Ethiopian students: Journalism must counter hate speech
(GONDAR, ETHIOPIA)--There is an ongoing political crisis in Ethiopia, punctuated by violent protests and internet shutdowns by the government in 2017 and general strikes and a state of emergency this year.
As part of an assignment in my broadcast and multimedia writing course, I asked my University of Gondar students to write a blog post reflecting on the utility of peace journalism as a potential tool to help mitigate the conflict.
Below are some excerpts from their blogs:
“How can peace journalism calm the Ethiopian crisis? PJ can examine the causes of the conflict and lead discussions about solutions. It offers counternarratives and rejects official propaganda and instead seeks facts from all sides.” (Tilahun Weyessa and Niguse Kekebo)
“Peace journalism can take a great role to create peace in the country. I believe that every media ask themselves how to cover events and how to tell the story to create peace…In my opinion, journalism cannot help to distribute information but also (must) counter hate speech and create an environment of balanced information…” (Mesafint Mamo and Melese Gobena)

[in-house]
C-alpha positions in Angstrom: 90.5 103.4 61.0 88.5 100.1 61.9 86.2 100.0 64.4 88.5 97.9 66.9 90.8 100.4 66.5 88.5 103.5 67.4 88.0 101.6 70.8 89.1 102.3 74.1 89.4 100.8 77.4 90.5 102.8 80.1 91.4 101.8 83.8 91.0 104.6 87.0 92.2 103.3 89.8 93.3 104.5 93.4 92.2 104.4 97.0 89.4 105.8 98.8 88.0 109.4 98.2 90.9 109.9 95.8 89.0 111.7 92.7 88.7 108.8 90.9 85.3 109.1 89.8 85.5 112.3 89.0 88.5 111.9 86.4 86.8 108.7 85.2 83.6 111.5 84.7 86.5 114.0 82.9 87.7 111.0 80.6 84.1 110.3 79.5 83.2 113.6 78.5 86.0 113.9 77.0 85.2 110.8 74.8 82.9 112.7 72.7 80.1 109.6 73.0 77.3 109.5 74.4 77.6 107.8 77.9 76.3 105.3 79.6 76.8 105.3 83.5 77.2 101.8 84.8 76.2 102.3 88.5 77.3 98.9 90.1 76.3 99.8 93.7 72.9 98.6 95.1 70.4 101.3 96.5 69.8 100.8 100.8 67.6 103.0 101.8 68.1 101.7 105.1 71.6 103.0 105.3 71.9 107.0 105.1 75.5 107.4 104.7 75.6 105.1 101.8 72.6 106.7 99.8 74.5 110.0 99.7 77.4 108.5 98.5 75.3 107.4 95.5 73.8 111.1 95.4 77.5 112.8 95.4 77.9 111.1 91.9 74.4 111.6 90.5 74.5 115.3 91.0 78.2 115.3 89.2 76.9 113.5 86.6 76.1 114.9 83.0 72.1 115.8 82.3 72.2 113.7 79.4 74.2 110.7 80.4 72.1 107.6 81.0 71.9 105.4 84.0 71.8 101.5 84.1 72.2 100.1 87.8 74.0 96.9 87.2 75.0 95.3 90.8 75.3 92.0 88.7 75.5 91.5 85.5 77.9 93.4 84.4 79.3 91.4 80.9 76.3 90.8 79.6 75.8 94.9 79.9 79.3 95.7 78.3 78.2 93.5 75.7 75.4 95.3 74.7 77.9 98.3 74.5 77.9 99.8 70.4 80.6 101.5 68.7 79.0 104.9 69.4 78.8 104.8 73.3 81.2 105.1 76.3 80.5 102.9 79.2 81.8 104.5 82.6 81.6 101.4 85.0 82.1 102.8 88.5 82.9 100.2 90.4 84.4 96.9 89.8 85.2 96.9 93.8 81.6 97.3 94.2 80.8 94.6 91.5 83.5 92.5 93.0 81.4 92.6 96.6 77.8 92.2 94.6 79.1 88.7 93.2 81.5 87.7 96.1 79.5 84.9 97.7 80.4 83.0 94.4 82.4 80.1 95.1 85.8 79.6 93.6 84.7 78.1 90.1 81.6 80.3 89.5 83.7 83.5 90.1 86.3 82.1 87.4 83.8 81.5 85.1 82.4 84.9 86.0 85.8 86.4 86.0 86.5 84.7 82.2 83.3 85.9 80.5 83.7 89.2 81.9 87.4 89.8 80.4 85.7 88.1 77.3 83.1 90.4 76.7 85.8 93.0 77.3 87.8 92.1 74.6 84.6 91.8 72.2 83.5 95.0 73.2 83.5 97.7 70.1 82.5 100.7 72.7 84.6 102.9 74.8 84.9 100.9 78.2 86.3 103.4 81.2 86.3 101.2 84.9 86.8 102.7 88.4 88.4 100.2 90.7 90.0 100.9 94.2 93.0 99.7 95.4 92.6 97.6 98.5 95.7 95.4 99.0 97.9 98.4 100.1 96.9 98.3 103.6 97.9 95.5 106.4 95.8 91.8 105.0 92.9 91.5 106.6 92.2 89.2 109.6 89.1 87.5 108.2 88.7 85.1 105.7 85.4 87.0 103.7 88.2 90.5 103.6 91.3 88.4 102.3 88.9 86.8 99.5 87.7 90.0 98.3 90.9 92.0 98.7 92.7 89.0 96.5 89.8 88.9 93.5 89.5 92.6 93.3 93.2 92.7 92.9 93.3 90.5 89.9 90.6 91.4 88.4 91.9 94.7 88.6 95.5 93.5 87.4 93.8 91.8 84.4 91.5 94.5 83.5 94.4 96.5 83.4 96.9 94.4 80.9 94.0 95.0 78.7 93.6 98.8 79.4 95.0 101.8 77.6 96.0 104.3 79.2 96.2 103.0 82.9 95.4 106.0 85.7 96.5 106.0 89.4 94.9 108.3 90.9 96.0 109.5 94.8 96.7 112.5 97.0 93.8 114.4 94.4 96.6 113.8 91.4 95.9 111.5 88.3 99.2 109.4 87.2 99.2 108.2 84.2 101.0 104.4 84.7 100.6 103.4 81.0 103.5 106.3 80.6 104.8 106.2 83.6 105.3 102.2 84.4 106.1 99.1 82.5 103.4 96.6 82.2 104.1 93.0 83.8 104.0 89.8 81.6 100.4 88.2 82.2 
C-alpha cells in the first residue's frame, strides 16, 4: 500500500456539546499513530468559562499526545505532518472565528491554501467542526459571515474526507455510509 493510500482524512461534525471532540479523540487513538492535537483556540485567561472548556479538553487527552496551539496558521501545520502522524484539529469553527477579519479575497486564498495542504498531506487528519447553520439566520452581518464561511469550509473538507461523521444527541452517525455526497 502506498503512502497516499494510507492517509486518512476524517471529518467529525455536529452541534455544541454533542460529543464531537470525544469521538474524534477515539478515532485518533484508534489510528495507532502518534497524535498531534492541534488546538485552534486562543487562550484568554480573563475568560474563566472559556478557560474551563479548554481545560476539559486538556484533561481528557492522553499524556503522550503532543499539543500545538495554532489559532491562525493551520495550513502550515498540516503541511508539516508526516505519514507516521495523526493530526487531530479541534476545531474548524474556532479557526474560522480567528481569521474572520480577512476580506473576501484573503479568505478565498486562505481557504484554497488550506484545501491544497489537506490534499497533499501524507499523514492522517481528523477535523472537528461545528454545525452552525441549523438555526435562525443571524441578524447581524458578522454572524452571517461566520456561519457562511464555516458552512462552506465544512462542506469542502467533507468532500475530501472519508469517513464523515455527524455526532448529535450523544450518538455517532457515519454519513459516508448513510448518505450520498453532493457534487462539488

“Peace journalism can help the Ethiopian crisis by exploring the background and context of the conflict and by giving information from all sides in the conflict, not just two sides as the mainstream media usually portrays. PJ offers creative ideas for conflict resolution, development, peacemaking and peacekeeping, exposing lies and cover-ups of culprits on all sides…The greatest problem is the practices that lead to misrepresentation of the reality and accurate framing of the facts. PJ is thus born out of a need for good quality of reporting.” (Kemechew Gudisha)
“In Ethiopia peace journalism enhances people’s mutual understanding through asking (about) the problems that lead into conflict, making ongoing discussions and adjusting conflict resolution methods to minimize ethnic conflict and maximize tolerance…” (Abraham Mugoro and Mekonnen Hagos)
The students’ comments reflect what I’ve been hearing from journalists throughout Ethiopia—that peace journalism can indeed be a useful tool here.